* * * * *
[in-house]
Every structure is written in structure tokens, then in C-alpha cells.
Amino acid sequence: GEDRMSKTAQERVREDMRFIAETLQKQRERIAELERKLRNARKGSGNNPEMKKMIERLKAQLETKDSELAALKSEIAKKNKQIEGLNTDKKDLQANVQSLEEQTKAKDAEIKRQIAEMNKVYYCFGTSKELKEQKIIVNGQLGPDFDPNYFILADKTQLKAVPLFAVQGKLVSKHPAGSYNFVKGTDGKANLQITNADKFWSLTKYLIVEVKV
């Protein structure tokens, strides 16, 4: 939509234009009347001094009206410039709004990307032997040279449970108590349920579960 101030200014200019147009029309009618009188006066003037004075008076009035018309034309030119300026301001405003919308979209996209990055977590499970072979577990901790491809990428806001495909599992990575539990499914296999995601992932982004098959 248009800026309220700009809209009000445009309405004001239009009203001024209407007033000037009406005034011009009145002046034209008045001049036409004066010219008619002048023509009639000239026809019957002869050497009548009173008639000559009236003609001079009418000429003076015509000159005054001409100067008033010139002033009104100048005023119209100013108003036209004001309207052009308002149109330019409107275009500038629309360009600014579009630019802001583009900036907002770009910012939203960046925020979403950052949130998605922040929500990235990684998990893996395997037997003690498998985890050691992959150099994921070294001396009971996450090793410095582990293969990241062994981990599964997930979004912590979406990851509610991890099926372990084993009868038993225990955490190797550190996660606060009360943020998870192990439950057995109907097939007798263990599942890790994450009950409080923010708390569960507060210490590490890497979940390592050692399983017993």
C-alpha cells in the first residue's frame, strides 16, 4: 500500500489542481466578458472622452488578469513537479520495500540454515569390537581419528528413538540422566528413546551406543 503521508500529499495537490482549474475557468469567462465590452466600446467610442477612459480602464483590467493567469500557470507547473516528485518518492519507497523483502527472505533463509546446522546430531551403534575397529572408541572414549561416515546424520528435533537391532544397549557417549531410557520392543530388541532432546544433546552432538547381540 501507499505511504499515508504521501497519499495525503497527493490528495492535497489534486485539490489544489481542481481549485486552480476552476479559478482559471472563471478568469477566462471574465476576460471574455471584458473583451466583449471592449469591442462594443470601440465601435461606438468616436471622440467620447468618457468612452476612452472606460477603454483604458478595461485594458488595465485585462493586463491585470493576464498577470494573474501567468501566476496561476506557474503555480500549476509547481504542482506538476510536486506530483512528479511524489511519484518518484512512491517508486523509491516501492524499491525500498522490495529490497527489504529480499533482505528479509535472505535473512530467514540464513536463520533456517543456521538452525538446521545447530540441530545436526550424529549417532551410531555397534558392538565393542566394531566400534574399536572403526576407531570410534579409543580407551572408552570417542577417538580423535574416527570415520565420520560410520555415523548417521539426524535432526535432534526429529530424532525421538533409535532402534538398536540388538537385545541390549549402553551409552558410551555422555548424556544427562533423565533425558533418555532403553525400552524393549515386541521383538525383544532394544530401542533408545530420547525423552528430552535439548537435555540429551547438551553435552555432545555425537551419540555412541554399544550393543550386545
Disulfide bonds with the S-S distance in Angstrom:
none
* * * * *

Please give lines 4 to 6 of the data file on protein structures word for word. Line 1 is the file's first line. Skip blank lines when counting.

């Protein structure tokens, strides 16, 4: 939509234009009347001094009206410039709004990307032997040279449970108590349920579960 101030200014200019147009029309009618009188006066003037004075008076009035018309034309030119300026301001405003919308979209996209990055977590499970072979577990901790491809990428806001495909599992990575539990499914296999995601992932982004098959 248009800026309220700009809209009000445009309405004001239009009203001024209407007033000037009406005034011009009145002046034209008045001049036409004066010219008619002048023509009639000239026809019957002869050497009548009173008639000559009236003609001079009418000429003076015509000159005054001409100067008033010139002033009104100048005023119209100013108003036209004001309207052009308002149109330019409107275009500038629309360009600014579009630019802001583009900036907002770009910012939203960046925020979403950052949130998605922040929500990235990684998990893996395997037997003690498998985890050691992959150099994921070294001396009971996450090793410095582990293969990241062994981990599964997930979004912590979406990851509610991890099926372990084993009868038993225990955490190797550190996660606060009360943020998870192990439950057995109907097939007798263990599942890790994450009950409080923010708390569960507060210490590490890497979940390592050692399983017993």
C-alpha cells in the first residue's frame, strides 16, 4: 500500500489542481466578458472622452488578469513537479520495500540454515569390537581419528528413538540422566528413546551406543 503521508500529499495537490482549474475557468469567462465590452466600446467610442477612459480602464483590467493567469500557470507547473516528485518518492519507497523483502527472505533463509546446522546430531551403534575397529572408541572414549561416515546424520528435533537391532544397549557417549531410557520392543530388541532432546544433546552432538547381540 501507499505511504499515508504521501497519499495525503497527493490528495492535497489534486485539490489544489481542481481549485486552480476552476479559478482559471472563471478568469477566462471574465476576460471574455471584458473583451466583449471592449469591442462594443470601440465601435461606438468616436471622440467620447468618457468612452476612452472606460477603454483604458478595461485594458488595465485585462493586463491585470493576464498577470494573474501567468501566476496561476506557474503555480500549476509547481504542482506538476510536486506530483512528479511524489511519484518518484512512491517508486523509491516501492524499491525500498522490495529490497527489504529480499533482505528479509535472505535473512530467514540464513536463520533456517543456521538452525538446521545447530540441530545436526550424529549417532551410531555397534558392538565393542566394531566400534574399536572403526576407531570410534579409543580407551572408552570417542577417538580423535574416527570415520565420520560410520555415523548417521539426524535432526535432534526429529530424532525421538533409535532402534538398536540388538537385545541390549549402553551409552558410551555422555548424556544427562533423565533425558533418555532403553525400552524393549515386541521383538525383544532394544530401542533408545530420547525423552528430552535439548537435555540429551547438551553435552555432545555425537551419540555412541554399544550393543550386545
Disulfide bonds with the S-S distance in Angstrom: